Tuesday, September 08, 2009

Good Neighbors: Walt & El Grupo

1941 was a bad year for Walt Disney and the world in general. The future of his studio was threatened by shaky finances and a prolonged strike. Like most Americans, he was also concerned about the state of the world, which is why he complied with FDR’s request to participate in a good will tour designed to counter the growing Fascist and National Socialist influence in Latin America. Successful both as an informal diplomatic initiative and an expedition to gather inspiring new source material for Disney and his animators, their fruitful tour is now documented in Theodore Thomas’s Walt & El Grupo, (trailer here), which opens this week in L.A. and New York.

In many respects, the tour came at the worst possible time for Disney. Reeling from two box-office flops (for the record, those were Pinocchio and Fantasia), Disney found himself overextended. To make matters worse, a contingent of junior animators, steeped in class-warfare rhetoric, launched a strike against the studio, hoping to make it a union shop. Still, in a way, the tour came at a perfect time, allowing Disney to escape his labor headaches, while serving his country by promoting Roosevelt’s “Good Neighbor” policy.

The plan called for Disney and his group of hand-picked studio personnel (“El Grupo”) to tour South America, particularly the “ABC” countries of Argentina, Brazil, and Chile, to forge individual connections as artists and gather material for a film to be produced with the backing of the U.S. government. Even though the resulting Saludos Amigos generated mixed reactions, El Grupo’s tour still appears to be that rare government program that worked as intended.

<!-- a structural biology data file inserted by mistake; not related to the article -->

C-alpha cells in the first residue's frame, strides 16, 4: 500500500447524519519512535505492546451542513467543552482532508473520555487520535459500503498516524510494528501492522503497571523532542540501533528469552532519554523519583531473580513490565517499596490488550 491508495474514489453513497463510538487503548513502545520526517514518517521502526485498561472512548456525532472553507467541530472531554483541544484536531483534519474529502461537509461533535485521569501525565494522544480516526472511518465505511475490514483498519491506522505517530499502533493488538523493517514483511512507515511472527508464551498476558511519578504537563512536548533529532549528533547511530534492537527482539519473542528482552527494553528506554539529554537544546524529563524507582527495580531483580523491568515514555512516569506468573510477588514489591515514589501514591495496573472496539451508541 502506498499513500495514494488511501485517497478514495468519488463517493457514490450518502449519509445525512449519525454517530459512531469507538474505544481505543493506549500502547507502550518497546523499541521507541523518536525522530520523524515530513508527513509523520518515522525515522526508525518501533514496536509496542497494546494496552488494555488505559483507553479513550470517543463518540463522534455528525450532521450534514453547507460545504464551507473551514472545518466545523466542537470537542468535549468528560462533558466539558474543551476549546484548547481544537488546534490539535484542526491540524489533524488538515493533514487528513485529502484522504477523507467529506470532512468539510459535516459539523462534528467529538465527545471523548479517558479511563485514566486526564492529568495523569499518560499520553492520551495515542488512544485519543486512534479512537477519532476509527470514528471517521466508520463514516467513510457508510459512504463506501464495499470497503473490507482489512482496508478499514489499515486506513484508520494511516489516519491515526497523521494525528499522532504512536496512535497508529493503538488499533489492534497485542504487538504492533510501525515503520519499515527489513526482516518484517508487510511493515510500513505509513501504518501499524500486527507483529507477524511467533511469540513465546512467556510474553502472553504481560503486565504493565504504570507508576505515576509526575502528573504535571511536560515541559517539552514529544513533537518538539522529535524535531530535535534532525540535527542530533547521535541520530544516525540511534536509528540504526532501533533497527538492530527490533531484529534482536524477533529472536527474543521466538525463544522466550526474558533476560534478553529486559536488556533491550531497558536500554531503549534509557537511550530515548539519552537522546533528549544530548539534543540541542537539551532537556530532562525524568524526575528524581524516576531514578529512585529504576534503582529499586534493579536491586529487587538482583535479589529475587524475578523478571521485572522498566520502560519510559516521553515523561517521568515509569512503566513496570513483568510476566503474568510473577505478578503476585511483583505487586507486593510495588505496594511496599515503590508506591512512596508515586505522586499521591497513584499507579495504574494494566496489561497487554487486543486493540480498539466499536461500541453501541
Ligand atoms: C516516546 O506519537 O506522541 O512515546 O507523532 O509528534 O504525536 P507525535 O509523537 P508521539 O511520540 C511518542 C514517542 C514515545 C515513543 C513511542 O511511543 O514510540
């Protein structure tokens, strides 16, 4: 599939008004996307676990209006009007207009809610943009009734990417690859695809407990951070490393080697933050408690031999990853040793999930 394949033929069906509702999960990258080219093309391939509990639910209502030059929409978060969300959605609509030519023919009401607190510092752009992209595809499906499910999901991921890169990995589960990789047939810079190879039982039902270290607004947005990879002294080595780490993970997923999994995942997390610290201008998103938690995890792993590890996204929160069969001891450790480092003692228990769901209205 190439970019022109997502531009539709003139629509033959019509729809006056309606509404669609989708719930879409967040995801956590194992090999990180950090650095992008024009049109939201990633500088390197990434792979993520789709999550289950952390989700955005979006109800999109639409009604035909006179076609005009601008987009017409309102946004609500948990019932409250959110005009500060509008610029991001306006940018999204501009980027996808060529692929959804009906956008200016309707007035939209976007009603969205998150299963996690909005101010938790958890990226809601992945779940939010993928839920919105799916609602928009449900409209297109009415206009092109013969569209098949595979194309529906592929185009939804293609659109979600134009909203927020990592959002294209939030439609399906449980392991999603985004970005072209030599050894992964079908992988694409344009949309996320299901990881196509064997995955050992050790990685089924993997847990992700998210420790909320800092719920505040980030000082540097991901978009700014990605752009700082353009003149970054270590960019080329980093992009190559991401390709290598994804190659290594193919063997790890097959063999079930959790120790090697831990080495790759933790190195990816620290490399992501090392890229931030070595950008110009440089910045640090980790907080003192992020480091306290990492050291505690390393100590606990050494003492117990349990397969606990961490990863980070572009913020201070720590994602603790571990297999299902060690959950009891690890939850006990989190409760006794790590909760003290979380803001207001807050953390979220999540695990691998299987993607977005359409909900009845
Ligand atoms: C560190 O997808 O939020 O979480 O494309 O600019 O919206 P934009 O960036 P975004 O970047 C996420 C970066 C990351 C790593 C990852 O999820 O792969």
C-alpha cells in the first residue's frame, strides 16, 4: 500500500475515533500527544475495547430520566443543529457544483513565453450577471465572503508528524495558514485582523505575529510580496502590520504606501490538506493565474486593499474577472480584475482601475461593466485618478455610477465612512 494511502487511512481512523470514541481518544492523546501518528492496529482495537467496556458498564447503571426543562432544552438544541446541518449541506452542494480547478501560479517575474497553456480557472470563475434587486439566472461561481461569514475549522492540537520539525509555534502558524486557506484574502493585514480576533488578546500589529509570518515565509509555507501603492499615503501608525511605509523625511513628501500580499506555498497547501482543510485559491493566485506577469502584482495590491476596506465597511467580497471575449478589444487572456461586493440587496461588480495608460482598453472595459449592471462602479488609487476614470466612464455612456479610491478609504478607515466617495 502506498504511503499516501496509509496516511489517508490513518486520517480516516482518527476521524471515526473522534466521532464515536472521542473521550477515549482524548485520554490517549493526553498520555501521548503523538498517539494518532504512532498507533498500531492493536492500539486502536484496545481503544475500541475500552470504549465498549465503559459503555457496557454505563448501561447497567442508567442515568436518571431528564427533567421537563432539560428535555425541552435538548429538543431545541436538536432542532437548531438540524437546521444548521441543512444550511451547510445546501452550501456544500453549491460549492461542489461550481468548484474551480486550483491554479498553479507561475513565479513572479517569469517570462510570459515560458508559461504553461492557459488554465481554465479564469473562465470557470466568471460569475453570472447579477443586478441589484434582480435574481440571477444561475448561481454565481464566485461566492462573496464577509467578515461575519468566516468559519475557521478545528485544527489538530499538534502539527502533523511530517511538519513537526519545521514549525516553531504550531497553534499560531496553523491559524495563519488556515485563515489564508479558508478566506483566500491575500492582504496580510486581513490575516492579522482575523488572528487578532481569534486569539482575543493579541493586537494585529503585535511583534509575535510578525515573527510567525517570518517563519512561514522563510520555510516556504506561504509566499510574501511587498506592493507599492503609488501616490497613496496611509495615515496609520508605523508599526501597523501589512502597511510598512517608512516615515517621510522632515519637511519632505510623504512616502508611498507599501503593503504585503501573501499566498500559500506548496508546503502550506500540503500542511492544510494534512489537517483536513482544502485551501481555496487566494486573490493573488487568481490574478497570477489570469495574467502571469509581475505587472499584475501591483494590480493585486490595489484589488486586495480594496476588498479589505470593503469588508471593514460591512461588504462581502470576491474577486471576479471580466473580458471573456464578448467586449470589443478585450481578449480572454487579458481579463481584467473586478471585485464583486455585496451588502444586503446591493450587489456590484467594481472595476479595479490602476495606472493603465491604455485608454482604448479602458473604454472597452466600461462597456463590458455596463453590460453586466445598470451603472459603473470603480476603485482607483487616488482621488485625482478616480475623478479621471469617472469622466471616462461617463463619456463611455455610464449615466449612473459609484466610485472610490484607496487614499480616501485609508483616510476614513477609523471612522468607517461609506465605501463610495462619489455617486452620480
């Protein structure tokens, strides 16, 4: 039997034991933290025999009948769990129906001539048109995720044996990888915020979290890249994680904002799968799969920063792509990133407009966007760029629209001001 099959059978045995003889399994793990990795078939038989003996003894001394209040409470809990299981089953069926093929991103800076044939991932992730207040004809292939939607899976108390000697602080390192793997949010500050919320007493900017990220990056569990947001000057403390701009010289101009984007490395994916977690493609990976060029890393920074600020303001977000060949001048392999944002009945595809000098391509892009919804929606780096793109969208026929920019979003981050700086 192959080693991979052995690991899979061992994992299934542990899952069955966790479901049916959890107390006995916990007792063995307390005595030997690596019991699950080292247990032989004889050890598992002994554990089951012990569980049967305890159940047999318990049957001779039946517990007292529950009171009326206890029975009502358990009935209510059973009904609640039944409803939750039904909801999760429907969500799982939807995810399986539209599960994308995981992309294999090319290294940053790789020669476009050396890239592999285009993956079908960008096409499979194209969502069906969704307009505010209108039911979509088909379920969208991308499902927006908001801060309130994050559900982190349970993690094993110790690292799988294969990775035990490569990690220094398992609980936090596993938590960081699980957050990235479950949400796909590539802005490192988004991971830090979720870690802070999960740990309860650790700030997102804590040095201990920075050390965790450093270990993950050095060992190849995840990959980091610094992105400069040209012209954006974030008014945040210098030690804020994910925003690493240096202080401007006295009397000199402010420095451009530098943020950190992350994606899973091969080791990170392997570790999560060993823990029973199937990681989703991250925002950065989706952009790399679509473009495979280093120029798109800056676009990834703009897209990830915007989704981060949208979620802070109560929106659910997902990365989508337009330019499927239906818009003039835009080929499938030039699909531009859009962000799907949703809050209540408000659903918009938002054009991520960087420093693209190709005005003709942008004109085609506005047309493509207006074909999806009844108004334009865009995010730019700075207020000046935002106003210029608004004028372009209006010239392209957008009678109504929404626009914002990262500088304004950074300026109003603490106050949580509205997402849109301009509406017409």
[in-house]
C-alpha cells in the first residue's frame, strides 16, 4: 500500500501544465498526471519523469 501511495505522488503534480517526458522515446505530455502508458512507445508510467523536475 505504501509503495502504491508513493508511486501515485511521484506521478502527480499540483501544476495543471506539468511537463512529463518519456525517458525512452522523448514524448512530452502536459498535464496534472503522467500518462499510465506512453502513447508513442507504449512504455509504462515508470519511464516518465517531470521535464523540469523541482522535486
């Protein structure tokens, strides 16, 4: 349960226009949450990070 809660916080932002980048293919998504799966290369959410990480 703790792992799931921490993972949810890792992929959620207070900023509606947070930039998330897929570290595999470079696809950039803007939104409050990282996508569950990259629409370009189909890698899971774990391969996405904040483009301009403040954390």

Despite his initial reluctance, Disney in particular seemed to have a natural talent for personal diplomacy. Indeed, Thomas interviewed many local artists (or their surviving family members) who fondly remember their time with Disney. The art, music, and natural beauty of pre-War South America would also inspire for most of El Grupo as well, but perhaps none as much as Mary Blair. Recognized by the company as a “Disney Legend,” the film persuasively suggests Blair’s Grupo influences can clearly be seen in her work as lead creative for “It’s a Small World.”

Writer-director Thomas and producer Kuniko Okubo illustrate their documentary with a treasure trove a newly discovered photos of the tour and convey a good sense of most of Grupo members. They also evoke some of the vitality of the Latin American cultures the group encountered, including an appealing soundtrack that features the likes of Luciana Souza and Mercedes Sosa. However, the interviews with surviving El Grupo family members get a little repetitive (and their memories of separation anxiety seem a bit disproportionate considering WWII would soon take draft-age men from their families for far longer than ten weeks).

While Grupo feels slightly padded as a full length feature, it illuminates a fascinating episode in American cinema history. It also serves as an effective corrective to the malicious rumors and urban legends that have recently circulated regarding Disney. The man who emerges in Grupo is an artist, entrepreneur, and patriot, who willing answered his country’s call during a difficult moment in history. The glaring contrast with contemporary Hollywood hardly needs belaboring. Informative and well-produced, El Grupo opens tomorrow (9/9) at the Disneyland AMC and Friday (9/11) in New York at the Quad (with free mini-poster while supplies last).